Short notes on the Army Mauryan Period

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The army raised by Chandragupta to overthrow the Nanda king consisted mostly of mercenary soldiers. The Mauryan king, however, formed a large army later, as is shown by the surviving remains of Megasthenes’ account and indicated in the Arthashastra.

Megasthenes refers to a 6, 00,000-men army. The six departments mentioned by him are stated to be admiralty (navy), transport, infantry, cavalry, chariots and elephants. They were looked after by six committees of five members each.

In the accounts of Pliny, the Mauryan imperial army consisted of 6, 00,000 infantry men, 30,000 cavalry and 9,000 elephants. The number of chariots ranged from 2,000 to to 8,000 (the higher figure obtained from Plutarch’s account).

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It has been suggested that though these numbers could have been exaggerated, a number of references indicate a large and well- organised Mauryan army.

The Arthashastra refers to Chaturangabala (infan­try, cavalry, chariots and elephants) as the main components. Each had a commander. The Arthashastra also mentions different types of chariots, like the war chariots and the chariots to bring down the fortresses.

There were two-horse and four-horse chariots, the latter carrying six men, and were quite common according to Megasthenes. The task of looking after the war departments and providing them with the necessary supplies was assigned to superintendents (adhyakshas).

The adhyakshas mentioned include rathadhyaksha who was responsible for the construc­tion of chariots and the hastyadhyaksha responsible for the army elephants. The ayudha-garadhyaksha headed the department producing and maintaining a number of armaments.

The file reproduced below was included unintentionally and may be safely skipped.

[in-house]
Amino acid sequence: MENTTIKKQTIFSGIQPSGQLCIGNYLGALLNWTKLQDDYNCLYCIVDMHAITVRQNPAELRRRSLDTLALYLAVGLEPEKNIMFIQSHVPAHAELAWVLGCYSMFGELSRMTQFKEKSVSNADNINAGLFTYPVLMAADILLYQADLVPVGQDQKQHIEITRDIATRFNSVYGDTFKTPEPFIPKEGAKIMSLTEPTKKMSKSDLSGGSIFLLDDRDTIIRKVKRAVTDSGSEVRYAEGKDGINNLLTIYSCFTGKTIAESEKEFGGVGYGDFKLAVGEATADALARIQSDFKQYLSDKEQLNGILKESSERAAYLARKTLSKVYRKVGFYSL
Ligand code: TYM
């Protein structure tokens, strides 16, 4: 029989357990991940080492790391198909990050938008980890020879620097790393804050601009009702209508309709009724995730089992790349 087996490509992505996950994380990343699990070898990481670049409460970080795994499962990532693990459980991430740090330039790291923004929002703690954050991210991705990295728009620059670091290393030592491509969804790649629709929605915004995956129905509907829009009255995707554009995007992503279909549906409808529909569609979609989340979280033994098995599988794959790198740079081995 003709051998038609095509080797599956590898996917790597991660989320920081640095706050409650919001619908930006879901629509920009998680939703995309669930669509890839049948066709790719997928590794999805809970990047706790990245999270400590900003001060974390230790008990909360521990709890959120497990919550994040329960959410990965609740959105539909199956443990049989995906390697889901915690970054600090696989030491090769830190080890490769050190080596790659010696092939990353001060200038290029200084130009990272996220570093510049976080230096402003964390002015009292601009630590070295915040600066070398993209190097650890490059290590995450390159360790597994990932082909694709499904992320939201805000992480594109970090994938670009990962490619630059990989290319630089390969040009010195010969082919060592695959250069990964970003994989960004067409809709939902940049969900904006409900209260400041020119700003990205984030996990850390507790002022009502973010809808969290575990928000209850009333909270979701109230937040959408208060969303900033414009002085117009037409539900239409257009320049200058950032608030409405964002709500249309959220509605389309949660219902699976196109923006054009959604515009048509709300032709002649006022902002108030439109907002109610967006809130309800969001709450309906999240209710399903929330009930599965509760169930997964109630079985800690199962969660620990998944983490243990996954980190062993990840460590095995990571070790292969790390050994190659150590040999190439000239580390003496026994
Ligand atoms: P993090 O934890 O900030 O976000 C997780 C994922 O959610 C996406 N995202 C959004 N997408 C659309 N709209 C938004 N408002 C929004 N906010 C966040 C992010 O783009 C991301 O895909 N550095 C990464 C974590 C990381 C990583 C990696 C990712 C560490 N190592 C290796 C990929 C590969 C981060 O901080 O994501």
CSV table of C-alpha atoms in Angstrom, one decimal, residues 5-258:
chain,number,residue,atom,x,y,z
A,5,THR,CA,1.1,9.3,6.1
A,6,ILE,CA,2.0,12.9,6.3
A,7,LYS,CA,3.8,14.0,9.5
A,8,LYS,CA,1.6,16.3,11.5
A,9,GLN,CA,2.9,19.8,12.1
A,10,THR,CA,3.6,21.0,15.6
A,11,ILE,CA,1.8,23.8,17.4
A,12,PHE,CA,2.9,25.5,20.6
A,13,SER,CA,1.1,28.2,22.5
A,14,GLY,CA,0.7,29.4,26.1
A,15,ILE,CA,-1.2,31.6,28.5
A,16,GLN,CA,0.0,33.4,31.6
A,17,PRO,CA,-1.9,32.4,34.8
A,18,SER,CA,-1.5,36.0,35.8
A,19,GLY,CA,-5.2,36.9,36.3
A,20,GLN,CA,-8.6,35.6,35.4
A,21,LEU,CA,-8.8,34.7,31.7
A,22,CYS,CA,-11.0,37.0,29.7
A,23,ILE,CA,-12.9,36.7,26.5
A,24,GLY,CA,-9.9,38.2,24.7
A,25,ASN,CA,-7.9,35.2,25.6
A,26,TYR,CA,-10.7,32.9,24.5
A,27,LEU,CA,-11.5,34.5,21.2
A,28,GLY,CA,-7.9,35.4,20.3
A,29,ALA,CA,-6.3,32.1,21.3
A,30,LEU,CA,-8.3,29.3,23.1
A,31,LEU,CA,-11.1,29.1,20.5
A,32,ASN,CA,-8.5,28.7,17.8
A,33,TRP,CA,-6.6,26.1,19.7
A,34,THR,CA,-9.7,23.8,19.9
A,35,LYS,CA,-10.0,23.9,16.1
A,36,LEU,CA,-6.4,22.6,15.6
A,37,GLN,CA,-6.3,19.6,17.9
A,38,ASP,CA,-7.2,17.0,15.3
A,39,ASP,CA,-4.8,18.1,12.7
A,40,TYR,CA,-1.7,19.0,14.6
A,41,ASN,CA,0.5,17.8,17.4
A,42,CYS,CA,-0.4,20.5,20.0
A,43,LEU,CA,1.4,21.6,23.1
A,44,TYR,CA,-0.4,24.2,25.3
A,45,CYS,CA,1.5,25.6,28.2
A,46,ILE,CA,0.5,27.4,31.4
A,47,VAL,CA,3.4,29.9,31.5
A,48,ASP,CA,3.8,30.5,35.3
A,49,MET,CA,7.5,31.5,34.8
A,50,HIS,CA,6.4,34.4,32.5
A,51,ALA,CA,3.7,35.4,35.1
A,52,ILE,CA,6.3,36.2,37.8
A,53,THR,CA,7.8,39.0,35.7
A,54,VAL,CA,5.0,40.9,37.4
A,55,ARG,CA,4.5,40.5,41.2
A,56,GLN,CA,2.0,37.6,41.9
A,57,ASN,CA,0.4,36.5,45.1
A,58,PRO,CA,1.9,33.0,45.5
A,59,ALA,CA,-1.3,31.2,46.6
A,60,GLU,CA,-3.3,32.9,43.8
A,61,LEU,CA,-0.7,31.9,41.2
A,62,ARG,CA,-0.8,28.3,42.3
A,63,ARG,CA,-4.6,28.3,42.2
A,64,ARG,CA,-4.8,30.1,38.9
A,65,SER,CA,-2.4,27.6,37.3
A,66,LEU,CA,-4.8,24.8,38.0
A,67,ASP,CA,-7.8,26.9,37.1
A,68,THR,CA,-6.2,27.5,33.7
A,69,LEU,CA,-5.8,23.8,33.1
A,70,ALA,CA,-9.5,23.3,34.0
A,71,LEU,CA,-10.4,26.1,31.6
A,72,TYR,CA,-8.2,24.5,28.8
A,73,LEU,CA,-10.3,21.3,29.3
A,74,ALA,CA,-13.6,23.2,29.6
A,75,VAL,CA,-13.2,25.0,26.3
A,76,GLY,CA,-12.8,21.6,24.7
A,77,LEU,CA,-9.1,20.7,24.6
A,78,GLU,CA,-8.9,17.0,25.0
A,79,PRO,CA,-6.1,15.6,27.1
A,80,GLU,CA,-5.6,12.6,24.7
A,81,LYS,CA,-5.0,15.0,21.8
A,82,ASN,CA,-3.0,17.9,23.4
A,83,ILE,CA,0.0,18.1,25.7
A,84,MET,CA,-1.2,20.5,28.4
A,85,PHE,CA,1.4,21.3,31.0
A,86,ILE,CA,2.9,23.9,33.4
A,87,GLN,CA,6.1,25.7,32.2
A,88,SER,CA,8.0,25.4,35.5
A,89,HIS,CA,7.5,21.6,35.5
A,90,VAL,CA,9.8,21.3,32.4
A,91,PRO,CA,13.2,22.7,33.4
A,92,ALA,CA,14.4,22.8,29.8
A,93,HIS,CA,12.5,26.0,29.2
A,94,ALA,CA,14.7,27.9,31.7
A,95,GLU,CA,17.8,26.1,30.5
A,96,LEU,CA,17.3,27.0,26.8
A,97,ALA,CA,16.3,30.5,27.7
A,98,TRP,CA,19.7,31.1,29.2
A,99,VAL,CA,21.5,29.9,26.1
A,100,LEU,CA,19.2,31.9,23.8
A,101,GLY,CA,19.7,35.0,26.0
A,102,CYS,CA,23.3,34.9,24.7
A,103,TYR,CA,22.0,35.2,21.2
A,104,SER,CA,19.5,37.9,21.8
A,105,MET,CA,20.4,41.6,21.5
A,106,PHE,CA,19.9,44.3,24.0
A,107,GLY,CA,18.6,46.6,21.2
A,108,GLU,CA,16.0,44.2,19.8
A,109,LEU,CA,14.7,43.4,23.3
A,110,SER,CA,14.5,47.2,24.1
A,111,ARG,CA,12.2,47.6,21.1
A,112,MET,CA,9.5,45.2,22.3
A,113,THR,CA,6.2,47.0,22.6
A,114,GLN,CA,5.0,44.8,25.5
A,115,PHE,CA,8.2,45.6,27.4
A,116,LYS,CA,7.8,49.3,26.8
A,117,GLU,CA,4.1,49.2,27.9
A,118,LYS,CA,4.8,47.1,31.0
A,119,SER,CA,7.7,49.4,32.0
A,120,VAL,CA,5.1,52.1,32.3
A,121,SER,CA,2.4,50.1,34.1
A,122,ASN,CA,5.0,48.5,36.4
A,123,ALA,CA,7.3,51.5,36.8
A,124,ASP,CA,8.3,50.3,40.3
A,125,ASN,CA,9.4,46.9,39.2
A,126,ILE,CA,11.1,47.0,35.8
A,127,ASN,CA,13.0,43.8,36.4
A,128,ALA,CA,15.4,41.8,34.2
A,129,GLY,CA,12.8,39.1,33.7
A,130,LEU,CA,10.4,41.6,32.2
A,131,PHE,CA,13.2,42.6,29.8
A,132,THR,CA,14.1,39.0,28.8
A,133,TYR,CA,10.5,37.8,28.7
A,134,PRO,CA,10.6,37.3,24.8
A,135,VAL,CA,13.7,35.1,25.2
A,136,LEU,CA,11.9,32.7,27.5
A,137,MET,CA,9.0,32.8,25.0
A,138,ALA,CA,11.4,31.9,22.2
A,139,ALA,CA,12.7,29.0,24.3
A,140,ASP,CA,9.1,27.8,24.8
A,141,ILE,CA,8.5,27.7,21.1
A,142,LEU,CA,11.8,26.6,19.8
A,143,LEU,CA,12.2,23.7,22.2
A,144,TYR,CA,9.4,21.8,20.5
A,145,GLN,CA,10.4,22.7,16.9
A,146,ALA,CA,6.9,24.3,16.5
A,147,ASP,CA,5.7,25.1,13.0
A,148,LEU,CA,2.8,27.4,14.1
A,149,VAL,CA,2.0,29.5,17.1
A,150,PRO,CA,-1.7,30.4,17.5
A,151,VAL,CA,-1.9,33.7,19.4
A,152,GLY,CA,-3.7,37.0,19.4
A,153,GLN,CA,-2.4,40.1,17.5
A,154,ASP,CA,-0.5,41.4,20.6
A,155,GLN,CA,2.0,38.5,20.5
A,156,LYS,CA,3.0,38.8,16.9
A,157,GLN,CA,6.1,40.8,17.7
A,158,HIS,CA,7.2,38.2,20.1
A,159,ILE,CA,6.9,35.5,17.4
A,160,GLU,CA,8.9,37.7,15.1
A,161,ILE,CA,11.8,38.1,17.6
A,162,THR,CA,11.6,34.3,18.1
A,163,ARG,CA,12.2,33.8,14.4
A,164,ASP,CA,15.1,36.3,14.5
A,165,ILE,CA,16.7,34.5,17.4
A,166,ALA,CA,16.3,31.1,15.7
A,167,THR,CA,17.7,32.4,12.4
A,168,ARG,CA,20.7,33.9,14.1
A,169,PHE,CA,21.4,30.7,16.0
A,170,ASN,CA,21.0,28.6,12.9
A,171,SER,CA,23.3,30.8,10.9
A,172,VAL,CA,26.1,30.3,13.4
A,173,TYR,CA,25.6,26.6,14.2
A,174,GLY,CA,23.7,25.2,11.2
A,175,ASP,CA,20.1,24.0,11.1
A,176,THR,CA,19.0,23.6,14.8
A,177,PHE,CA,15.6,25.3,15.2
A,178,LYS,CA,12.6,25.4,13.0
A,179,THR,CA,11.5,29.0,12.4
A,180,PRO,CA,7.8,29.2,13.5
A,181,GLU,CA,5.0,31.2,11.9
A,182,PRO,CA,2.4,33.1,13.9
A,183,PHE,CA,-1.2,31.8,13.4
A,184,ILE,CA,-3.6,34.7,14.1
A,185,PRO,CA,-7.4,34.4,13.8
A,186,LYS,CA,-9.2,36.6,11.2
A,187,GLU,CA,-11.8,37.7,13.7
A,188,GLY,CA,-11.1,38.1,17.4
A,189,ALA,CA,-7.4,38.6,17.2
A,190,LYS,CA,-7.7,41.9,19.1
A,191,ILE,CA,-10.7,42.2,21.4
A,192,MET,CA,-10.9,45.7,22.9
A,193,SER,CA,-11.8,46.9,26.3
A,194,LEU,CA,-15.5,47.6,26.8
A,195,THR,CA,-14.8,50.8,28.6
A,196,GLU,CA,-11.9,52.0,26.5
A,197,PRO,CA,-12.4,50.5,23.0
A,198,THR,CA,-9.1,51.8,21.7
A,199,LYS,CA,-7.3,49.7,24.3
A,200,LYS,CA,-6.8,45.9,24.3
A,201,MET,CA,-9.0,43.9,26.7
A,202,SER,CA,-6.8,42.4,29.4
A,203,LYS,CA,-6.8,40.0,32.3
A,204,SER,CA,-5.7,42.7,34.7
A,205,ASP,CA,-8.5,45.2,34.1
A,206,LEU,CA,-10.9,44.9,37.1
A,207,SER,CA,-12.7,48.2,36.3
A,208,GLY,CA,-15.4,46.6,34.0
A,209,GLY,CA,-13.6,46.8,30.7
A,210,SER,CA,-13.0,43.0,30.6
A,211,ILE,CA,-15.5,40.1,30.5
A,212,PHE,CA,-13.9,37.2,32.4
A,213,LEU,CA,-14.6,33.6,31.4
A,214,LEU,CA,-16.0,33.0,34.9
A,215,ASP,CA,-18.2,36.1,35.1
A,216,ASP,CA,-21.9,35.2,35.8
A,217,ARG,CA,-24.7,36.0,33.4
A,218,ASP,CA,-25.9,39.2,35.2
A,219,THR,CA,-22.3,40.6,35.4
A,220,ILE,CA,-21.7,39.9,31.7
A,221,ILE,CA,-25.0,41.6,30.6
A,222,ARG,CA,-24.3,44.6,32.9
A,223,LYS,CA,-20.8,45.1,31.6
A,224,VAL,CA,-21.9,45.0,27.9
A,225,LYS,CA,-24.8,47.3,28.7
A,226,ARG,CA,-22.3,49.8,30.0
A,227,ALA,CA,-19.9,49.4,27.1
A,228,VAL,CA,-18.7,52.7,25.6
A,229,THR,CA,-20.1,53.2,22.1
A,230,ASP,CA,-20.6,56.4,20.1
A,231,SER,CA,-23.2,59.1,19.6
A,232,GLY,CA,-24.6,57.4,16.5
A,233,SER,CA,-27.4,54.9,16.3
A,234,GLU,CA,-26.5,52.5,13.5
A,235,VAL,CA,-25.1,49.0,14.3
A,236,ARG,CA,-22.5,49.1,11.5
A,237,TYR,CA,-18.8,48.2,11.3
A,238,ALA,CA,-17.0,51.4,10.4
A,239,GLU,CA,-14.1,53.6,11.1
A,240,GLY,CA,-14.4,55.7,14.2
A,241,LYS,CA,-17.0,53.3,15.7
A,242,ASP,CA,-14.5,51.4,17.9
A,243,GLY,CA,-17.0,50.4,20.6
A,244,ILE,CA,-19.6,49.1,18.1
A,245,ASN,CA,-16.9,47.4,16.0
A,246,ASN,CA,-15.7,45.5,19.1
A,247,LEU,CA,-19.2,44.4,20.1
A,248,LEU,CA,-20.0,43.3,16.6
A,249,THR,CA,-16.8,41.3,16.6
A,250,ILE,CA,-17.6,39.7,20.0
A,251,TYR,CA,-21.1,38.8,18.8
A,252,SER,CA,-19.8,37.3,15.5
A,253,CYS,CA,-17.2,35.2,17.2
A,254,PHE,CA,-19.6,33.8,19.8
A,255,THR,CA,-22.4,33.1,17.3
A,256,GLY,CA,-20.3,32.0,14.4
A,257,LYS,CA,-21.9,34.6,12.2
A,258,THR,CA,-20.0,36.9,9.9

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The elephants for use in war seem to have been an important part of the army set-up. Three archers and a driver were mounted on an elephant.

The Arthashastra mentions troops of various categories professional (hereditary) troops, hired troops, guild-maintained troops, and troops provided by forest tribes during wartime.

There are references to army reserves and to columns marching in unison. Ten-man squads, hun­dred-man companies and thousand-man battalions comprised the infantry.

Weapons used in fighting included the broadsword, javelins, bows, and arrows as inferred from references in Megasthenes’ account.

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There were also fixed and mobile engines (hundred- slayor or saiaghni). Tunneling was resorted to bring down forts protected by ditches, ramparts, covered passages, etc. The commander-in-chief (senapati) had the overall supervision to the army and he, along with the king, periodically inspected the troops.

The navadhaksha mentioned in the Arthashastra was probably a superintendent of ships.

The violent conquest of Kalinga by Asoka and Chandragupta’s stiff opposition to Seleucus indicate the strength of the Mauryan army.

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